Indian scholars predated Newton find by 250 yrs
15 Aug 2007, 0015 hrs IST,PTI
LONDON: A little-known school of scholars in south India discovered one of the founding principles of modern mathematics hundreds of years before Sir Isaac Newton, to whom the finding is currently attributed, according to new research here.
Dr George Gheverghese Joseph from The University of Manchester says the Kerala School identified the 'infinite series’ - one of the basic components of calculus - in about 1350.
The discovery is currently attributed in books to Sir Isaac Newton and Gottfried Leibnitz at the end of the 17th centuries, the University of Manchester reported in its website on Monday.
The team from the Universities of Manchester and Exeter reveal the Kerala School also discovered what amounted to the Pi series and used it to calculate Pi correct to 9, 10 and later 17 decimal places.
And there is strong circumstantial evidence that the Indians passed on their discoveries to mathematically knowledgeable Jesuit missionaries who visited India during the 15th century.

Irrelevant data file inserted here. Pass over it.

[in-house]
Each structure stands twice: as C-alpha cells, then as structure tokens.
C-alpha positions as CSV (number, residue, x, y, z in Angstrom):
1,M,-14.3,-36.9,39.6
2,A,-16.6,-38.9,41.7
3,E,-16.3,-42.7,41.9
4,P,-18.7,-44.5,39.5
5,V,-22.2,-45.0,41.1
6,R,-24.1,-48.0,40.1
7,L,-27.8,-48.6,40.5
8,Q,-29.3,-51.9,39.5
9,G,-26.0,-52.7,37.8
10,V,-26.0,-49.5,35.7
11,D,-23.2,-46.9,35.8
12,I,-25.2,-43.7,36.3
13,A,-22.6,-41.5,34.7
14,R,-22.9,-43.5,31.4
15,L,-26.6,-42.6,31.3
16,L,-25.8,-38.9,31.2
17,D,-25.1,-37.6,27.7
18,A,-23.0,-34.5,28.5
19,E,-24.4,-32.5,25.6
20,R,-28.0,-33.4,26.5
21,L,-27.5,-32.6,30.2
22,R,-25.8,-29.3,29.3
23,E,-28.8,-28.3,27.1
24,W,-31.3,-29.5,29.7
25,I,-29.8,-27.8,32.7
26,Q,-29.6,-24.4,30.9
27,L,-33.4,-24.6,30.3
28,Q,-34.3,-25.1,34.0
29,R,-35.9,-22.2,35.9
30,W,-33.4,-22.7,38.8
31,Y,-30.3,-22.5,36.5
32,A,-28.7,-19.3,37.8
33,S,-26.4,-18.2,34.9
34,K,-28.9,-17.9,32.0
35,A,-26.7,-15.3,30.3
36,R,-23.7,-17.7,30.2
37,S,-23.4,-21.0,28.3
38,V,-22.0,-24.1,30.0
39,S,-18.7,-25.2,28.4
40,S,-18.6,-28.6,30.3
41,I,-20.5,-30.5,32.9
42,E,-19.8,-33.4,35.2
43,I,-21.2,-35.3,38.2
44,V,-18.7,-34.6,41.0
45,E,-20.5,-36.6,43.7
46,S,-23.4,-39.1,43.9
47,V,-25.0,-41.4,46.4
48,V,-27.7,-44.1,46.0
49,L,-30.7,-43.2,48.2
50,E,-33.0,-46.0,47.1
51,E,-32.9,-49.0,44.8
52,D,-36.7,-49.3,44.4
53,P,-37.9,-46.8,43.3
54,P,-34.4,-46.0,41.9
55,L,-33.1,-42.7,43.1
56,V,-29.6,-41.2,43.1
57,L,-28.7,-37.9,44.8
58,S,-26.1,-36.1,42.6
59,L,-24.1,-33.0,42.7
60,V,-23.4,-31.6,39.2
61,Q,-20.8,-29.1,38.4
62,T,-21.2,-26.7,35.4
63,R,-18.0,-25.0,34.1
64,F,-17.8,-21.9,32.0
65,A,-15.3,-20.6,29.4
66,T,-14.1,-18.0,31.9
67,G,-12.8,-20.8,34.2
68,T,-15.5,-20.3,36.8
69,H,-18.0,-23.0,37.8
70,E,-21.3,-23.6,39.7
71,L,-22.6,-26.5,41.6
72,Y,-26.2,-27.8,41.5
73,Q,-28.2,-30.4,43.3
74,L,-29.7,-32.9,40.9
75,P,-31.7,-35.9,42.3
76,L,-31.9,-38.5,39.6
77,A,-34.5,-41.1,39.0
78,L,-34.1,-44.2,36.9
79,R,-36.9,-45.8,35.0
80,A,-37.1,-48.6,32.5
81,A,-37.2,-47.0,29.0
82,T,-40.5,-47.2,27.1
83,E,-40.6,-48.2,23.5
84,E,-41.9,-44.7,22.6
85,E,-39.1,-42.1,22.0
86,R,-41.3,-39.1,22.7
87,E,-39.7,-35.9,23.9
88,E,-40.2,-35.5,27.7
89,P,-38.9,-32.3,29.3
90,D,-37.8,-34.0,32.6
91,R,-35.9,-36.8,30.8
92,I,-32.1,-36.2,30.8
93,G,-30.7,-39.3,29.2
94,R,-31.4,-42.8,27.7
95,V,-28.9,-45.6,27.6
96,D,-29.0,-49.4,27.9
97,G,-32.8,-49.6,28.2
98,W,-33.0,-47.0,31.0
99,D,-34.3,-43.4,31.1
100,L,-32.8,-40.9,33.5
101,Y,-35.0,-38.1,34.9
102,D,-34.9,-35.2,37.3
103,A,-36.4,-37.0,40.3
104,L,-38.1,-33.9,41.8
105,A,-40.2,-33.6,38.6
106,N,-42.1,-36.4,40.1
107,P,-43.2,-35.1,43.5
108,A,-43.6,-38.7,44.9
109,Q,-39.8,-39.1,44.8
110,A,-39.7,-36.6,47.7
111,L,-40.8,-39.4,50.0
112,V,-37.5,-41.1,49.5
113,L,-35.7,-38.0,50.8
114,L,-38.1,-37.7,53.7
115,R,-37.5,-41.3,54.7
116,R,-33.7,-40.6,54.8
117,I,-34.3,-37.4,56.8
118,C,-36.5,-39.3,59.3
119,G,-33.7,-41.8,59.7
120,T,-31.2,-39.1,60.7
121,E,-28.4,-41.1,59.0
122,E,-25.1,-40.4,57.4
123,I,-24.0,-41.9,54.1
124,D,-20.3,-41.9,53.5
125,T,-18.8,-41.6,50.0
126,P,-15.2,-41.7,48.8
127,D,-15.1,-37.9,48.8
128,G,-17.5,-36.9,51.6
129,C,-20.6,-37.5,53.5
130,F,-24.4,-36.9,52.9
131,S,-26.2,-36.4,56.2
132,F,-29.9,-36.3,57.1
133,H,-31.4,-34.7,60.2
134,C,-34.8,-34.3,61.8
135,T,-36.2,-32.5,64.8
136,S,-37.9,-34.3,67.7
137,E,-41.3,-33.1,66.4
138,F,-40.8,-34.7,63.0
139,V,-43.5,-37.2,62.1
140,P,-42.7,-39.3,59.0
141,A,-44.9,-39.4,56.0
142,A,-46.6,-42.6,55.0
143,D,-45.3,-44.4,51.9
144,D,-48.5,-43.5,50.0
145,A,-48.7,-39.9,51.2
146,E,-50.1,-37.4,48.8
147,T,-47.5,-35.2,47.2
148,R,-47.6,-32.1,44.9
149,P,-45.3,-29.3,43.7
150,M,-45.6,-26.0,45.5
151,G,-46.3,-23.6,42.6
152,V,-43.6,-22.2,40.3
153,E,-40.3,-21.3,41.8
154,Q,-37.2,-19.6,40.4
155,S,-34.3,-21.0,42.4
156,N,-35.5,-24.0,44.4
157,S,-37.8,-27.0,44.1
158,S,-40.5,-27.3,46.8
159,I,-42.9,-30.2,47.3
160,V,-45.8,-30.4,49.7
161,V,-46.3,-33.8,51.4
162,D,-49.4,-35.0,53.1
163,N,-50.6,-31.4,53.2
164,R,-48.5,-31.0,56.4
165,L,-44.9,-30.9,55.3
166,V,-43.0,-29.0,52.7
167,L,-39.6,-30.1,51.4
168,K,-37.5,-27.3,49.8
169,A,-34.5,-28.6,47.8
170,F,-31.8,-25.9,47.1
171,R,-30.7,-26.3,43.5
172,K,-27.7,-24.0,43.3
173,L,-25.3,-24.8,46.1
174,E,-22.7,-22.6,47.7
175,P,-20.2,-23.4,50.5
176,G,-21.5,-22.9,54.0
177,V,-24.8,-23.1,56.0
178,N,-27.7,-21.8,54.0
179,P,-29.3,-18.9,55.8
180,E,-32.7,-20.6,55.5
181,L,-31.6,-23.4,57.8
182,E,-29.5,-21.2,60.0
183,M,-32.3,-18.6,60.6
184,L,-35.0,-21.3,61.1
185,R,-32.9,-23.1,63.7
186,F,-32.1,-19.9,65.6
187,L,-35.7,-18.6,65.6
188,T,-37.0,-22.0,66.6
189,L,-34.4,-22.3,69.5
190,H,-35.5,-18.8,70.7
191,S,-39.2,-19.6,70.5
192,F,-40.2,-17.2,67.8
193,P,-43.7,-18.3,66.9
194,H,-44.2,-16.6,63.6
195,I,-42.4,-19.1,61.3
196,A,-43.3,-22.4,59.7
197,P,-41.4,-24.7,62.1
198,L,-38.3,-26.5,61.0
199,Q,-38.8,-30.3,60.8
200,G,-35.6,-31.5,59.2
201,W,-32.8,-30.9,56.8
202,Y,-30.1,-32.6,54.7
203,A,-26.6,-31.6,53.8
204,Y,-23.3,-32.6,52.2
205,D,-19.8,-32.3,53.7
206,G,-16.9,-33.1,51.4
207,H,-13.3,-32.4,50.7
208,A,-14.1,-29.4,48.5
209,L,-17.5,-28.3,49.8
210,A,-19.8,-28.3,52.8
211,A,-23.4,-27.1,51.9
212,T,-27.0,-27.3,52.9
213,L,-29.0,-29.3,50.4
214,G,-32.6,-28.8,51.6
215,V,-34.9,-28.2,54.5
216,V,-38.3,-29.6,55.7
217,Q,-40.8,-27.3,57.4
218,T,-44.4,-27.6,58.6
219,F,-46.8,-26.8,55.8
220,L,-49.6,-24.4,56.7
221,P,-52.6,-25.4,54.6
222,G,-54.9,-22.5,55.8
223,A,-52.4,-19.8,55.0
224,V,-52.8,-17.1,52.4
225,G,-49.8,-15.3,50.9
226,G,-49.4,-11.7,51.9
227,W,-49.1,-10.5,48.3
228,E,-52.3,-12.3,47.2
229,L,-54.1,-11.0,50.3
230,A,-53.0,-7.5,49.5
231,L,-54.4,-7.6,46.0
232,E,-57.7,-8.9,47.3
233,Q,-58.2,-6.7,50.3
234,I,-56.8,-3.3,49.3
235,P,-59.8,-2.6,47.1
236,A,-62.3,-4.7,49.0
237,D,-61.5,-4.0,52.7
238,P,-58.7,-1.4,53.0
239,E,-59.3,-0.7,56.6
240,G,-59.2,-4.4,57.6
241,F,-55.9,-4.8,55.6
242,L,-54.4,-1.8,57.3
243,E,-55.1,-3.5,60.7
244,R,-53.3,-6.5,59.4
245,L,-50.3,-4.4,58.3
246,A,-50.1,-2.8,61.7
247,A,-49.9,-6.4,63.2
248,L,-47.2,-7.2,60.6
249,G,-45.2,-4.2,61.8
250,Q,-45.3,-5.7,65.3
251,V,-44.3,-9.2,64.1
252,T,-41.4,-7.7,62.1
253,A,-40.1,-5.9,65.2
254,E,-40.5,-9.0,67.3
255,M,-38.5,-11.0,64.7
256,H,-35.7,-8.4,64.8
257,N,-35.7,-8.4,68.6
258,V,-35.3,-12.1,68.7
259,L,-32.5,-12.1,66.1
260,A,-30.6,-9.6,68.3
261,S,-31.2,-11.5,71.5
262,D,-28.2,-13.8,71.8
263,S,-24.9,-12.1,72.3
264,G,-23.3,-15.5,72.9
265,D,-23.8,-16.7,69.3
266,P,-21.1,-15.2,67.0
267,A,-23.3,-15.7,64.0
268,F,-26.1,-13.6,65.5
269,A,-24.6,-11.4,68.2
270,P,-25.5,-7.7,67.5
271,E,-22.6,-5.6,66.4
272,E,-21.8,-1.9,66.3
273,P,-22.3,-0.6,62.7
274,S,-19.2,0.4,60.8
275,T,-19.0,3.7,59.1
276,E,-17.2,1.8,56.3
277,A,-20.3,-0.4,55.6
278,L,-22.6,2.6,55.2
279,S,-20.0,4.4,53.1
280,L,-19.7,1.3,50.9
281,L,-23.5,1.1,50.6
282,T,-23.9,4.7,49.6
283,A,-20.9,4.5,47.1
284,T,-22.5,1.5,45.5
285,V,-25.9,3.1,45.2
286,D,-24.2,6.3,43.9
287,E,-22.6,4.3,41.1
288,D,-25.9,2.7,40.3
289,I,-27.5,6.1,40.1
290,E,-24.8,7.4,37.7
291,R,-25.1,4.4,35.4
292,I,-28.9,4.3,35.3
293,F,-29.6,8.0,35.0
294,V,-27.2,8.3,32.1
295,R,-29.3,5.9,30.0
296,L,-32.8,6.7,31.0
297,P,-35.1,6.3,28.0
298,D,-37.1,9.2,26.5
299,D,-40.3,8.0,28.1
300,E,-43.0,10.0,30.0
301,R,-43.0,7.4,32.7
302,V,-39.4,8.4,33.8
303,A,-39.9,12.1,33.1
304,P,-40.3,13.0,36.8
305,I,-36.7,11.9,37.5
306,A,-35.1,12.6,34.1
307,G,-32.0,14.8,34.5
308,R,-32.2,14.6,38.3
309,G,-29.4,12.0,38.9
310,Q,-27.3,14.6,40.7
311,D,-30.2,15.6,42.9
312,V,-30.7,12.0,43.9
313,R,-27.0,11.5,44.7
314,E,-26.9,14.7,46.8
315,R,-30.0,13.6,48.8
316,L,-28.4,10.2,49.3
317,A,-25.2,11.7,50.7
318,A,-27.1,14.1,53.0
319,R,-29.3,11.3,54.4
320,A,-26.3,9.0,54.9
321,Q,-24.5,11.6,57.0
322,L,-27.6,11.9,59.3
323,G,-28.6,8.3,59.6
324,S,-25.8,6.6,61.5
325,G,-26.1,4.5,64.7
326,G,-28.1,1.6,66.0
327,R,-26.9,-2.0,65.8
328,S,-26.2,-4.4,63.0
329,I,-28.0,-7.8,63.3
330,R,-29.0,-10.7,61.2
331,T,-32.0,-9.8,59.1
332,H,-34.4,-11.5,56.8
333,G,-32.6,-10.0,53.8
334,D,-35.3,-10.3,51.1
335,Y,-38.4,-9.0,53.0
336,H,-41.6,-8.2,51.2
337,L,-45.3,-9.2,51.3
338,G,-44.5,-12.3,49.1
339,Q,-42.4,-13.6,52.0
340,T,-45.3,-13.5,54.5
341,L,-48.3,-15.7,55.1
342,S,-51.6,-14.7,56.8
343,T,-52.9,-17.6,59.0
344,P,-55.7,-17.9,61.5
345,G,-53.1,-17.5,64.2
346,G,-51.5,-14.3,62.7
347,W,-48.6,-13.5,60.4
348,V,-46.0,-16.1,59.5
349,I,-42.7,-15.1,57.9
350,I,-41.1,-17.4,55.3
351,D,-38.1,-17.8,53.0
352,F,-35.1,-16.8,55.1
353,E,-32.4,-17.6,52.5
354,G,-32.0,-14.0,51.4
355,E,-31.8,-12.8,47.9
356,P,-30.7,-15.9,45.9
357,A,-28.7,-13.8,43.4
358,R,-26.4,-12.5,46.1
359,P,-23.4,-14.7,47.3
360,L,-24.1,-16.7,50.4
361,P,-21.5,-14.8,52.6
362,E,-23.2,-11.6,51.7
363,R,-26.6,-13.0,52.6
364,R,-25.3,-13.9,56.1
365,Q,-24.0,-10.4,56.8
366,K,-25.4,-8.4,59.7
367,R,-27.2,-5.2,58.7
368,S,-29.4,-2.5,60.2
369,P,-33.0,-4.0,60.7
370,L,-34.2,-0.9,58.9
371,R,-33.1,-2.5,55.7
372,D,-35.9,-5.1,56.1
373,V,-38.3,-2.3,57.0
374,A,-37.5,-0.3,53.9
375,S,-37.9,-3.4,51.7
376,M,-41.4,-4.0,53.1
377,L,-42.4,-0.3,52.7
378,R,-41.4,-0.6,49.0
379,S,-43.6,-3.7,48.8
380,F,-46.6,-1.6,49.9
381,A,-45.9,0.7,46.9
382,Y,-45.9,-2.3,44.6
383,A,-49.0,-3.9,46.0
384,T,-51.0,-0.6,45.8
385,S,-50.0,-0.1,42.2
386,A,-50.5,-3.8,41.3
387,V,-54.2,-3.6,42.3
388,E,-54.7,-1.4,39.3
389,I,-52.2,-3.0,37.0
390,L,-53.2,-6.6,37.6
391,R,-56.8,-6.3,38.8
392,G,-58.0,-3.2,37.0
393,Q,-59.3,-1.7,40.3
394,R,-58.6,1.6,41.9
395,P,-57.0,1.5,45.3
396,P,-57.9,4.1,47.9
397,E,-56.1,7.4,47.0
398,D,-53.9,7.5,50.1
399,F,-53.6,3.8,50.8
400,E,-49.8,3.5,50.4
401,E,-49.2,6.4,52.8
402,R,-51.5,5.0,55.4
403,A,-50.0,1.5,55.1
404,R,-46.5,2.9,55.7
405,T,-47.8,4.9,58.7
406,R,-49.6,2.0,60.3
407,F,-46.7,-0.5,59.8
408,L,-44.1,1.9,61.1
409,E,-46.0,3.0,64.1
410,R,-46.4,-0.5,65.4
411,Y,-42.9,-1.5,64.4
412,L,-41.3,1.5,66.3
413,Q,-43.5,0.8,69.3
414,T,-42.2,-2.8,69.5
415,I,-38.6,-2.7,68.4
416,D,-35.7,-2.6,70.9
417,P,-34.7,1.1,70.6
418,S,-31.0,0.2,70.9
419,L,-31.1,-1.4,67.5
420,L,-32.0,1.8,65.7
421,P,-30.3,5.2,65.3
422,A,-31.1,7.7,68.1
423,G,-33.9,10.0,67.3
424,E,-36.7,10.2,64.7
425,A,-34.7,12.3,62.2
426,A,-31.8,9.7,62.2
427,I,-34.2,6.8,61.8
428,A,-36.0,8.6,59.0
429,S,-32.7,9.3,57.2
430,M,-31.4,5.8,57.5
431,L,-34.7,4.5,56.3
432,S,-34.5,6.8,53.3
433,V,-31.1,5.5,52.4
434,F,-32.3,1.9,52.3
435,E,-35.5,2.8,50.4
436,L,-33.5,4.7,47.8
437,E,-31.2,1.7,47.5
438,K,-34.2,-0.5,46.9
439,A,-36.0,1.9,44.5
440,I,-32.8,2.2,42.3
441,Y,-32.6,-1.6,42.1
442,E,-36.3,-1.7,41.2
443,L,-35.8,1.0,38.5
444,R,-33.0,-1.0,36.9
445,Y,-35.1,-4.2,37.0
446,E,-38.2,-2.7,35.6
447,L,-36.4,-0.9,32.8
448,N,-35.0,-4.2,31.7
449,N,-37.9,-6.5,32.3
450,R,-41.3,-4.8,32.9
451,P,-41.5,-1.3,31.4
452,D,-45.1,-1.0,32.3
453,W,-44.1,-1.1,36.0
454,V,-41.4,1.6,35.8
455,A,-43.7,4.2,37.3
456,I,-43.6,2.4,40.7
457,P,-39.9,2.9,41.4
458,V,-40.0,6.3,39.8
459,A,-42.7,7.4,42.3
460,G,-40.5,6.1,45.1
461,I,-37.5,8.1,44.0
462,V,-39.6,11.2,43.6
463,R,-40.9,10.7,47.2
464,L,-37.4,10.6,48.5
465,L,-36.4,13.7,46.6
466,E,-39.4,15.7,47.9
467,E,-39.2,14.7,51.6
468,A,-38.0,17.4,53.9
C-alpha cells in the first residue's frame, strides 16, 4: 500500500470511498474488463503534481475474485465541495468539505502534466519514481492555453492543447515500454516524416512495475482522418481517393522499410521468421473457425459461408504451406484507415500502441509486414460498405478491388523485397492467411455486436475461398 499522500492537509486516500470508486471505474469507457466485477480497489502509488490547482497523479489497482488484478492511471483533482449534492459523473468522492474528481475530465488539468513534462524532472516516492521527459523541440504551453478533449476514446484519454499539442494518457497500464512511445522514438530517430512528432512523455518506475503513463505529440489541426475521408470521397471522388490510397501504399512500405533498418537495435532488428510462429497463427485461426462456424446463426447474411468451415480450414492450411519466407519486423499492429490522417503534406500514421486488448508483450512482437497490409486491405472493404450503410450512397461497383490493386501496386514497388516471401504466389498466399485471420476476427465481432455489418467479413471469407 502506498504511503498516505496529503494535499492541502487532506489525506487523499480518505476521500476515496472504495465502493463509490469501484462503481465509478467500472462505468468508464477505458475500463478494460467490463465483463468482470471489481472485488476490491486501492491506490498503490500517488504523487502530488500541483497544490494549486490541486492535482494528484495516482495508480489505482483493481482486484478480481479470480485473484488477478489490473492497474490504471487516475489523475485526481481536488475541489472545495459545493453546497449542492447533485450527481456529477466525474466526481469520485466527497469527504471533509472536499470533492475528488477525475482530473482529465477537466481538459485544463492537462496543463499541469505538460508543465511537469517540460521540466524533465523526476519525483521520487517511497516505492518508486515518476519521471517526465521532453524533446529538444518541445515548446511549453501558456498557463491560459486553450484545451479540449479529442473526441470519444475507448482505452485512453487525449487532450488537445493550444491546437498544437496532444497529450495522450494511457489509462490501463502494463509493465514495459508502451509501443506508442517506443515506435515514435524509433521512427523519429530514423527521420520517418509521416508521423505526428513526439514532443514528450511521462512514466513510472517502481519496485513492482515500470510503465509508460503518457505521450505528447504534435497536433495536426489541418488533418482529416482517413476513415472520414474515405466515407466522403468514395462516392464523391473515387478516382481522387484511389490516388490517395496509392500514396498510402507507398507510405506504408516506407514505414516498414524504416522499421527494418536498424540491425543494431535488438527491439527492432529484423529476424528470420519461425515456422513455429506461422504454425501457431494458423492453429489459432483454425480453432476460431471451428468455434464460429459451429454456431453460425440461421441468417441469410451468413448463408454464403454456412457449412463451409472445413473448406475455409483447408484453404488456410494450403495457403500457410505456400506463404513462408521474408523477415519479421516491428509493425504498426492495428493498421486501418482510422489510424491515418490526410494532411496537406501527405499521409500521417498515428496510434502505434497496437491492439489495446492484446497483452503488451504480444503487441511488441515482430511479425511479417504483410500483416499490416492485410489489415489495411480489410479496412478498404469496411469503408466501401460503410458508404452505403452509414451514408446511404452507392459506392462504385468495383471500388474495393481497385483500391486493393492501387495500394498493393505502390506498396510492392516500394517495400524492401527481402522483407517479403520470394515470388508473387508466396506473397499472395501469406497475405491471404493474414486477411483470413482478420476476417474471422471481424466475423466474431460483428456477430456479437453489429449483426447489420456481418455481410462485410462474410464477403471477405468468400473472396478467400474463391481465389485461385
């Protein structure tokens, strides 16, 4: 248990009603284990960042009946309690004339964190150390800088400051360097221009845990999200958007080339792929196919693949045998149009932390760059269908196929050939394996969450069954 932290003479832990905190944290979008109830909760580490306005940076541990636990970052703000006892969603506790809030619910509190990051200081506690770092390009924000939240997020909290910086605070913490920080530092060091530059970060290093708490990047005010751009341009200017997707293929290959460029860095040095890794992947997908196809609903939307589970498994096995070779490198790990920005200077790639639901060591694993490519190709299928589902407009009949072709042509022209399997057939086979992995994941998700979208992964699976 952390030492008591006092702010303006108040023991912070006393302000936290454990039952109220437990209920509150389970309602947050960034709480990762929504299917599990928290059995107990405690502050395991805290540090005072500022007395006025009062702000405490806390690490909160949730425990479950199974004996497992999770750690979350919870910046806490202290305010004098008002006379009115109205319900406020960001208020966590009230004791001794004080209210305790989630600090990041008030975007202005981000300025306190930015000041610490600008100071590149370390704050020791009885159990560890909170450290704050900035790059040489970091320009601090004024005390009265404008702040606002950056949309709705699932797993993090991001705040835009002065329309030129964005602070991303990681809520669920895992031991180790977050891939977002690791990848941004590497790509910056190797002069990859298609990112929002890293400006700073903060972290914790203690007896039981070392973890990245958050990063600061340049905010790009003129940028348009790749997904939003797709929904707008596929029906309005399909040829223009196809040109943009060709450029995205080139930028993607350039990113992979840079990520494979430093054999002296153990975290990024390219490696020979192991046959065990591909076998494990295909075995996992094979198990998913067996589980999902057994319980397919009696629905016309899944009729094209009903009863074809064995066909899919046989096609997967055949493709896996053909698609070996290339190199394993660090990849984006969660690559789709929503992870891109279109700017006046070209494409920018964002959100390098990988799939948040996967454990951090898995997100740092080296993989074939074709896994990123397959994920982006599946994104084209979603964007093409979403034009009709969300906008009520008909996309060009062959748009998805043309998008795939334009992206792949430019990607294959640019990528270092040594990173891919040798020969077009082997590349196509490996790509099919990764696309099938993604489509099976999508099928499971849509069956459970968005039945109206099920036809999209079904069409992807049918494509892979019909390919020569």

That knowledge, the researchers argue, may have eventually been passed on to Newton himself.
The research was carried out by Dr George Gheverghese Joseph, Honourary Reader, School of Education at The University of Manchester and Dennis Almeida, Teaching Fellow at the School of Education, The University of Exeter.
Joseph made the revelations while trawling through obscure Indian papers for a yet to be published third edition of his best selling book The Crest of the Peacock: the Non-European Roots of Mathematics, the report said.
"The beginnings of modern maths is usually seen as a European achievement but the discoveries in medieval India between the 14th and 16th centuries have been ignored or forgotten," Joseph said.
"The brilliance of Newton’s work at the end of the 17th century stands undiminished - especially when it came to the algorithms of calculus.
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